Two intense, thirty-minute tracks make up Our Dark Lord, a clear-cassette C60 from Dim Dusk Moving Gloom. The release, from Rainbow Bridge, is one of the few in DDMG’s discography, although artist Justin Marc Lloyd isn’t new to the noise genre; he’s had over 20 releases under his now-dead moniker Sensible Nectar.
Side A opens with some atonal bell tones along with some interesting spoken-word vocal loops. “Oh hello” comes out in the mix a lot, as well as some sighs and groans, and the incorporation of the off-key bells makes this an eerie set of noises. DDMG keeps at the tones for a while until some electronic tones come in that exaggerate the original bells in the beginning. It reminds of a truly terrifying carnival, perhaps from the point of view of one who’s had too many spins on the carousel. Though the track drifts from the tones of the opening, DDMG brings it back and forth, from mesmerizing electronic noisebursts back to metallic bells and then out again. The track works into more mechanical territory with saw-like buzzes and a background drone that locks the listener in. And then, the bell tones eventually fade out into a darker drone that segues nicely into the B side of the cassette.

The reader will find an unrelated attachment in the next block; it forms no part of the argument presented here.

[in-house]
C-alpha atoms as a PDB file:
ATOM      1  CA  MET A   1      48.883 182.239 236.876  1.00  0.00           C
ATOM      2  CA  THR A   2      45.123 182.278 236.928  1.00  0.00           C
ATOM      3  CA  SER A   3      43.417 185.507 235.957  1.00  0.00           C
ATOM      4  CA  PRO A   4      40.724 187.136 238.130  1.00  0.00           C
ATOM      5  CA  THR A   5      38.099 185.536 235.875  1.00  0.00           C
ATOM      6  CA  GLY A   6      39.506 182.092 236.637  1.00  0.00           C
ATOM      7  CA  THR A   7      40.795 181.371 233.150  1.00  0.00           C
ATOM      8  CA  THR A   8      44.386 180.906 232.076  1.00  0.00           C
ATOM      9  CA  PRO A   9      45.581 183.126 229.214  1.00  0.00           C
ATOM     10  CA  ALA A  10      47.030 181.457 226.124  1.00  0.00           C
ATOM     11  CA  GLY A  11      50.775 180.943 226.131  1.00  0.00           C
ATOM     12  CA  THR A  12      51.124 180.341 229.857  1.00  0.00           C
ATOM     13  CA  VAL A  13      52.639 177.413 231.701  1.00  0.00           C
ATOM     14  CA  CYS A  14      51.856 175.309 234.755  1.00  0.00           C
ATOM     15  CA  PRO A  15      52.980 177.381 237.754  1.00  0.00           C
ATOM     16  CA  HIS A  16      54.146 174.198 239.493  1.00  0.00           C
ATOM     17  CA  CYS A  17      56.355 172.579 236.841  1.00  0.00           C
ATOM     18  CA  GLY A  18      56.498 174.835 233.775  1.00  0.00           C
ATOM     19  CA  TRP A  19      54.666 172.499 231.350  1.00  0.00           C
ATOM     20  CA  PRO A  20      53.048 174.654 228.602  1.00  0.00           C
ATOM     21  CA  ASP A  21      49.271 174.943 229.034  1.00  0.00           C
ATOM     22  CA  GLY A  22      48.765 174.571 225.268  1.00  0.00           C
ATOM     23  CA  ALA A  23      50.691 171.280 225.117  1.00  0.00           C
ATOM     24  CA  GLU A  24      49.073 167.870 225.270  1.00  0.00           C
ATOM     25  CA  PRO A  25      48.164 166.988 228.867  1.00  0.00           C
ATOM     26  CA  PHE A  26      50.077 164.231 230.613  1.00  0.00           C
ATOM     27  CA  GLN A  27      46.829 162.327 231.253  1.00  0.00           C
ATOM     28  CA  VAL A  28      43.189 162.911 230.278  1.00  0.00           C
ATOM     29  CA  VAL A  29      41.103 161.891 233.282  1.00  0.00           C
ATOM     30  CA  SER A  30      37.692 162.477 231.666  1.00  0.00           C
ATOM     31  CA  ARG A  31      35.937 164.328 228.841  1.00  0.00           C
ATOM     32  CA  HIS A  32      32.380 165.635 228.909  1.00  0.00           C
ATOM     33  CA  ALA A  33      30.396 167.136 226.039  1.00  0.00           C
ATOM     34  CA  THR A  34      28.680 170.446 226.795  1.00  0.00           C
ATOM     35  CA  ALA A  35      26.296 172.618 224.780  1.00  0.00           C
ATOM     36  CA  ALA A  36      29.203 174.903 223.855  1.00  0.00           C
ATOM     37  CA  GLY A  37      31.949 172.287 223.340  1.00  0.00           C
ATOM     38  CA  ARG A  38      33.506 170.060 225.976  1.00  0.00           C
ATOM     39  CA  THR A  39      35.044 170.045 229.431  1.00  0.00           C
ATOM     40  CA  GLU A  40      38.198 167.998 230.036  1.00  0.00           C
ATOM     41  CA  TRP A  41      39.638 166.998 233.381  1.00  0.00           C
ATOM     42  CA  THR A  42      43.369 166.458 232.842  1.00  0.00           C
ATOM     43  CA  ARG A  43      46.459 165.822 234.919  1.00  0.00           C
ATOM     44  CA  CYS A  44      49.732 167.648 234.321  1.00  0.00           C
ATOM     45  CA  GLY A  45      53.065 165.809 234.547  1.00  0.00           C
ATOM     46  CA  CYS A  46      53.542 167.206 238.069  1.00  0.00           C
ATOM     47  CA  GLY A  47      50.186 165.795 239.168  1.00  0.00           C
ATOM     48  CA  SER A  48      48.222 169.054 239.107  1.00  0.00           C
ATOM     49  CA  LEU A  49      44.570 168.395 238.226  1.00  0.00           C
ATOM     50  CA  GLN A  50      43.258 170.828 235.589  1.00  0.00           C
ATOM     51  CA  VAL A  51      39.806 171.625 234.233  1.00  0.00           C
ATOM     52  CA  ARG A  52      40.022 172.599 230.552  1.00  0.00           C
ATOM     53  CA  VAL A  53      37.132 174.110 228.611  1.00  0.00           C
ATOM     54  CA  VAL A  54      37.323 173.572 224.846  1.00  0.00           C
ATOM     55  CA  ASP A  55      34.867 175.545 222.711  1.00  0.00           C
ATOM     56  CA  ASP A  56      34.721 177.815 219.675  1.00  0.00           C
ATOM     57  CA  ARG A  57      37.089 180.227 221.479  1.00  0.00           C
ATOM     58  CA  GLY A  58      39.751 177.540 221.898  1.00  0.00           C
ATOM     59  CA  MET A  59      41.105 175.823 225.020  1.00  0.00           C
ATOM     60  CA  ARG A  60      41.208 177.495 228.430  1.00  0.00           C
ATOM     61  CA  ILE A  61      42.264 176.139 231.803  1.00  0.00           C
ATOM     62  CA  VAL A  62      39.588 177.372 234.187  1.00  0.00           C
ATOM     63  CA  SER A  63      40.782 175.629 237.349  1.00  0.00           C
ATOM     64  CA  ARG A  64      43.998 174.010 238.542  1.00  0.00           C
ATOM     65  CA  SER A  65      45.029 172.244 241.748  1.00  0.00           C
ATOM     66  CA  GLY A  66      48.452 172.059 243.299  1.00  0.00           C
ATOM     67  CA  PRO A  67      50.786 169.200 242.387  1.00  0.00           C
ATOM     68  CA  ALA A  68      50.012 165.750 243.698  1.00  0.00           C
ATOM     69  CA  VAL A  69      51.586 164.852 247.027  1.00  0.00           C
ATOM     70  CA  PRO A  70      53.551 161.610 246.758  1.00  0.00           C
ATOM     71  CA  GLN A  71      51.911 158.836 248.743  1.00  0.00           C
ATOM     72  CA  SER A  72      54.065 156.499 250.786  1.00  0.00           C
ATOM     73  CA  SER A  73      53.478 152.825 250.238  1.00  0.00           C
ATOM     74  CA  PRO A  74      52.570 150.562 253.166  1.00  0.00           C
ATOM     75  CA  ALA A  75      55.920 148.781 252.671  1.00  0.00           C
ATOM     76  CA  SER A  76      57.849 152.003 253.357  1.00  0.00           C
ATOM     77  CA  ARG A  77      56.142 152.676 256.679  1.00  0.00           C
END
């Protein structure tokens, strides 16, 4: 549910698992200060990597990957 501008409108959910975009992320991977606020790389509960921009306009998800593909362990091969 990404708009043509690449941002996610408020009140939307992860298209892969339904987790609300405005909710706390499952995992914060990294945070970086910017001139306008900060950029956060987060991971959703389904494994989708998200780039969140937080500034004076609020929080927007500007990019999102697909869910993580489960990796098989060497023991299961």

Side B has some great electronics manipulation with the emphasis on high-pitched frequency bursts. Sometimes it moves into bassy, crackling wall-ish territories, but it generally makes its way back towards those crunchy, sadomasochistic blasts of ear-piercing shrieks. Around the half-way mark, the track settles into an alarm-like shrill, complete with high-pitched stabs and frequent jagged twists until it comes to a “Roman Shower”-like squall of splitting feedback. Then, it moves into more mellowed territory with distorted vocal loops under hissy fuzz until atonal bells and more crushing fuzz kick in. Also of note is the more rhythmic aspect of this side, as it sometimes moves into vocals that are almost sing-songy in their looping. This side is definitely the harsher of the two, a sort of offering to the dark lord that Side A hinted at towards the end of its thirty-minute run, although it does maintain a lot of similar themes from Side A.
Our Dark Lord is a very enjoyable cassette featuring a lot of high-end feedback. It’s great for people who love that kind of thing (namely myself), but those who find sharp squeals a little out of their frequency range might not dig as much. However, this C60 shows off a lot of Dim Dusk Moving Gloom’s variety; though the tape never sticks to one set soundpiece for too long, a lot of restraint is shown – rather than continuously move the tracks on a never-ending set of new noises, Lloyd brings each piece back around to its overarching theme, a circular device that traps the listener into the bountiful 60 minute runtime due to the tape’s connectivity.